Cordelia Edvardson was born on 1 January 1929 in Munich. Her mother was the writer Elisabeth Langgässer (1899-1959), a baptised Catholic, and her father a Jewish expert in constitutional law, Hermann Heller. Elisabeth Langgässer worked as a teacher in Griesheim near Darmstadt before her daughter’s birth. Shortly afterwards, she moved with Cordelia to Berlin. In 1935 she married the non-Jewish philosopher Wilhelm Hoffmann and she and her daughter moved in with him. Their house, dubbed “Eichkatznest”, was in Eichkamp, a cooperative-built estate near Grunewald. Elisabeth Langgässer was classified by the Nazis as living in a “privileged mixed-race marriage”; her daughter Cordelia was classified as Jewish. In 1938 she gave birth to another daughter; two more followed in 1940 and 1942 respectively.
Cordelia was a serious, reserved child. From 1939 she was increasingly socially marginalised; her ancestry documents were completed in 1940. Forced to wear a yellow star from 1941, she went to live with friends aged 12 so as not to endanger the family. Her mother tried to get her to safety in Switzerland or Brazil but was not able to obtain the necessary visas. By November 1942 it was clear that Cordelia would not be able to emigrate. However, Elisabeth Langgässer managed to have her adopted by a Spanish couple. Her name was changed to Cordelia Garcis-Scouvart, and she was protected for a short time.
In her book “Burned Child Seeks the Fire” (published in 1984 in Sweden), Cordelia Edvardson describes the fateful day she appeared before the Gestapo. Her mother was threatened with charges of high treason for helping “a Jewess dodge the race laws” by having her daughter adopted. Cordelia, now aged 14, was forced to sign a document certifying dual nationality. Her refusal would have meant food rationing for the family and their house being marked with a yellow star. Soon afterwards the Gestapo came for Cordelia and sent her to the Jewish hospital at Iranische Strasse, which served as an assembly camp at the time.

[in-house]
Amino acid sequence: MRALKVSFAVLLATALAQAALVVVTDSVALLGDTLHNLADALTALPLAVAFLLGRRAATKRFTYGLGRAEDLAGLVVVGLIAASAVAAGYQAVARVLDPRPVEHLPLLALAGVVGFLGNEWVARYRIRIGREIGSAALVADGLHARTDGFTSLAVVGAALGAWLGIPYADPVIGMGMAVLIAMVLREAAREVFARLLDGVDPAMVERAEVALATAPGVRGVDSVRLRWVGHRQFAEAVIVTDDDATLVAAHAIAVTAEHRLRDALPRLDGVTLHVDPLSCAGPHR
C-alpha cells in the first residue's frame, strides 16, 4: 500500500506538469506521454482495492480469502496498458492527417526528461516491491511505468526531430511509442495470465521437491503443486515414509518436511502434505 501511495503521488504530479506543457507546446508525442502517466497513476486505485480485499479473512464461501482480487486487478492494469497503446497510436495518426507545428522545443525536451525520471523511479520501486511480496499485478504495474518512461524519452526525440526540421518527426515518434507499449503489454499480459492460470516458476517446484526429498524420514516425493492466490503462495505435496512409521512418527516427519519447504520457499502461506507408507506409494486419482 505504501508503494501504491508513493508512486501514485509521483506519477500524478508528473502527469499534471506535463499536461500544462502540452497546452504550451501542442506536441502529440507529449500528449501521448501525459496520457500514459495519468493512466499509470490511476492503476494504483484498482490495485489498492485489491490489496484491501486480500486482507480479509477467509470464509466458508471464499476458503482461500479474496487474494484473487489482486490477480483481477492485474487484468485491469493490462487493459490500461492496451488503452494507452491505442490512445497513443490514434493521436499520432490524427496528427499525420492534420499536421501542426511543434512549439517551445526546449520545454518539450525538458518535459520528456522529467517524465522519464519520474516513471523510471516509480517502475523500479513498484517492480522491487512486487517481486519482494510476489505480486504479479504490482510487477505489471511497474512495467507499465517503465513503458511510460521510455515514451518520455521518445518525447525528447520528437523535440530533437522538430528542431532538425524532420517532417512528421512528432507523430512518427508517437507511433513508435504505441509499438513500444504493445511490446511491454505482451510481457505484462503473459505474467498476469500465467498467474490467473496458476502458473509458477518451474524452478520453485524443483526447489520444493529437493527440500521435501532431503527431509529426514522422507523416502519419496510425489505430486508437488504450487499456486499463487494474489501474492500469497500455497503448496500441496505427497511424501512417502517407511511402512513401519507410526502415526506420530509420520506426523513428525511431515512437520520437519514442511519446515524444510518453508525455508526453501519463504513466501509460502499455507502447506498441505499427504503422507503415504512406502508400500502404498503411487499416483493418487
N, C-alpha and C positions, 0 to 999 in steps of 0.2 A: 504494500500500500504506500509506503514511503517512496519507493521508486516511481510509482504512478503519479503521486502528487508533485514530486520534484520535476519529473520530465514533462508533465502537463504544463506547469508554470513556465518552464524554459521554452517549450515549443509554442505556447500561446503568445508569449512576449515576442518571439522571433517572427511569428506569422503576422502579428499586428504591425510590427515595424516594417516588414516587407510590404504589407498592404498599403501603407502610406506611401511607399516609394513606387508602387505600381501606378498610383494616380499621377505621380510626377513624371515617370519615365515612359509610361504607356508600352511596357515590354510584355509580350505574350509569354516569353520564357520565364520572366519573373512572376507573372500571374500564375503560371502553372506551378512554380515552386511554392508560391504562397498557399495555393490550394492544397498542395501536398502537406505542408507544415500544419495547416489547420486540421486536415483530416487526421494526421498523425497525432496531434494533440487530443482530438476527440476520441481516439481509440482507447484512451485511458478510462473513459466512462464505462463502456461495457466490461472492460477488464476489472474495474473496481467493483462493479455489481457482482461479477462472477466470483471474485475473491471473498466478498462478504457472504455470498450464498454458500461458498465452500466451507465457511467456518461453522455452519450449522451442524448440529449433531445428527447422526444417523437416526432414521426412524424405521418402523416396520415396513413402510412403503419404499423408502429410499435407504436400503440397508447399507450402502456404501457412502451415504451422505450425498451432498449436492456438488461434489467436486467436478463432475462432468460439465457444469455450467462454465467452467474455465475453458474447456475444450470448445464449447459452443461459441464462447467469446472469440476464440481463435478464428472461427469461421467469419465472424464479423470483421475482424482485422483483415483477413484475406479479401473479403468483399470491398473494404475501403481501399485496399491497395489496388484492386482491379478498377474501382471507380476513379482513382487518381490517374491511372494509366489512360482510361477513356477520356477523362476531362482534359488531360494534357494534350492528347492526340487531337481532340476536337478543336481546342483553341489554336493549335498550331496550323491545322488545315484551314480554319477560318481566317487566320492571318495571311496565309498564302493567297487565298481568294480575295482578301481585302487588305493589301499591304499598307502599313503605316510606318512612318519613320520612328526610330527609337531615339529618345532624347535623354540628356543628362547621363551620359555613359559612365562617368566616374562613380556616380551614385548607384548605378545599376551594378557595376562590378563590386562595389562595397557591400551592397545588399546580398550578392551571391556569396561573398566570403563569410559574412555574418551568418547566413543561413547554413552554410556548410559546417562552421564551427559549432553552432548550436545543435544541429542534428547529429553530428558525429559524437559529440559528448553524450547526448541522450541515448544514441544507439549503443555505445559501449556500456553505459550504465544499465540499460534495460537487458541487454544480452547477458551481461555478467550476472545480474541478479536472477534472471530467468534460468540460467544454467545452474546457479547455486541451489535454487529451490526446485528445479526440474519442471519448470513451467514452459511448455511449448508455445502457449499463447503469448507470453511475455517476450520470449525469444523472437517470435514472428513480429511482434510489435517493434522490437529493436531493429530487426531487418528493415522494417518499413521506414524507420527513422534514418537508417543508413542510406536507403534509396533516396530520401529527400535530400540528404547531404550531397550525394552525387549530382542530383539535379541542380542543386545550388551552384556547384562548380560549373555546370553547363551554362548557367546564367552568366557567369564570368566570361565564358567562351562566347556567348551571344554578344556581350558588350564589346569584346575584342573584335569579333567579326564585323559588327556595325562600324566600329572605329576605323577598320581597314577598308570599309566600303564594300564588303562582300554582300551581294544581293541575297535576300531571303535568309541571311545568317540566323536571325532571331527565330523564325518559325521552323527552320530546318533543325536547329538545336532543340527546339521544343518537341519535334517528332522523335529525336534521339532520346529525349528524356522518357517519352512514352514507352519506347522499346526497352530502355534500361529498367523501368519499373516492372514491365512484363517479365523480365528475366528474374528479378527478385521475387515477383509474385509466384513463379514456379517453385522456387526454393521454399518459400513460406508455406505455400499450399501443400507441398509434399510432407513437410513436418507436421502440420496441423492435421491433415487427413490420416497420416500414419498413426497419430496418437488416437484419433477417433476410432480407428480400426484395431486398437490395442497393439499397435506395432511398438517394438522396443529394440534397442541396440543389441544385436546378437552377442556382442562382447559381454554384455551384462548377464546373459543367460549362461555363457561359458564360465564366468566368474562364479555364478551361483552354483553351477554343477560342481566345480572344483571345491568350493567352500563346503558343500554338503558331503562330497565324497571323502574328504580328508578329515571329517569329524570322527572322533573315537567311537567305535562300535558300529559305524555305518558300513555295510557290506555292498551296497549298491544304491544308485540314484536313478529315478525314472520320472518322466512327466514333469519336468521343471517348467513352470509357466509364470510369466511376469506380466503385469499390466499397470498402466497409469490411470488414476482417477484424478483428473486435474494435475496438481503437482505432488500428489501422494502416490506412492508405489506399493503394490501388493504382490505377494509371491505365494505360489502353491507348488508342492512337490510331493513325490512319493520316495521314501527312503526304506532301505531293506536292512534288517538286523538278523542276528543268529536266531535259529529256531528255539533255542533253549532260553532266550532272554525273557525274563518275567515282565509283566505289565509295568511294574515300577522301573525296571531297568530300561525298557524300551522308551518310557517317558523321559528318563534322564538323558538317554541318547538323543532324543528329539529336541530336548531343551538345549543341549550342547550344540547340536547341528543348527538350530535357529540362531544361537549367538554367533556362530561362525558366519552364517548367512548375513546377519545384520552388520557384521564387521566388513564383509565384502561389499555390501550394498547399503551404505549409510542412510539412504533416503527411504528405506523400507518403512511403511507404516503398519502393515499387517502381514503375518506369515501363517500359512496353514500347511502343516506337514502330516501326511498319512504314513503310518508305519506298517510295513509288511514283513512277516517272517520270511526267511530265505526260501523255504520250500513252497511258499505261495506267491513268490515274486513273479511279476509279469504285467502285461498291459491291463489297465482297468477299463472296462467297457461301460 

In autumn 1943 Cordelia was deported to Theresienstadt. Wilhelm Hoffmann refused to divorce his non-Aryan wife and was made to perform forced labour for Organisation Todt as a consequence. Elisabeth Langgässer also performed forced labour. In 1944, she received the news that her daughter Cordelia had been deported to Auschwitz.
Cordelia was given the prisoner number A3709. Initially she worked on the light bulb production line; later as a typist, probably for the notorious concentration camp doctor Joseph Mengele. In spring 1945, aged 16 and seriously ill, she managed to escape to Sweden on one of the Swedish Red Cross’s White Buses (a rescue operation led by Folke Bernadotte). In Sweden she underwent psychoanalysis in an attempt to get over the trauma of her past. In the same year, Elisabeth Langgässer’s novel “Das unauslöschliche Siegel” (The Indelible Seal) was published, which was acclaimed all over the world. Yet something within her had been irrevocably lost. It was not until 1949, one year before her sudden death, that she saw Cordelia again.
In Sweden, Cordelia Edvardson became a successful journalist, married and had four children. She moved to Israel during the 1974 Yom Kippur War to work as a foreign correspondent for the Swedish newspaper Svenska Dagbladet. She returned to Stockholm in 2006. She made a documentary film, “The Girl from Auschwitz”, in which she not only proved herself an unsentimental chronicler of her own turbulent life but also a critical observer of Israeli settlement and occupation policy.
She was surprised to hear that a Stolperstein was being laid in Eichkamp, saying: “…to think that anyone in Eichkamp still thinks about me”. She died on 29 October 2012, aged 83, in Stockholm. As well as her autobiographical novel “Burned Child Seeks the Fire” (Beacon Press 1998, awarded the Geschwister Scholl Prize for literature), she also published “Die Welt zusammenfügen” (1989) and a book of poetry, “Jerusalems Lächeln” (1991). In 2001 she received the Royal Prize of the Swedish Academy. She wrote in Swedish because she had, as she said in an interview, “been robbed” of the German language.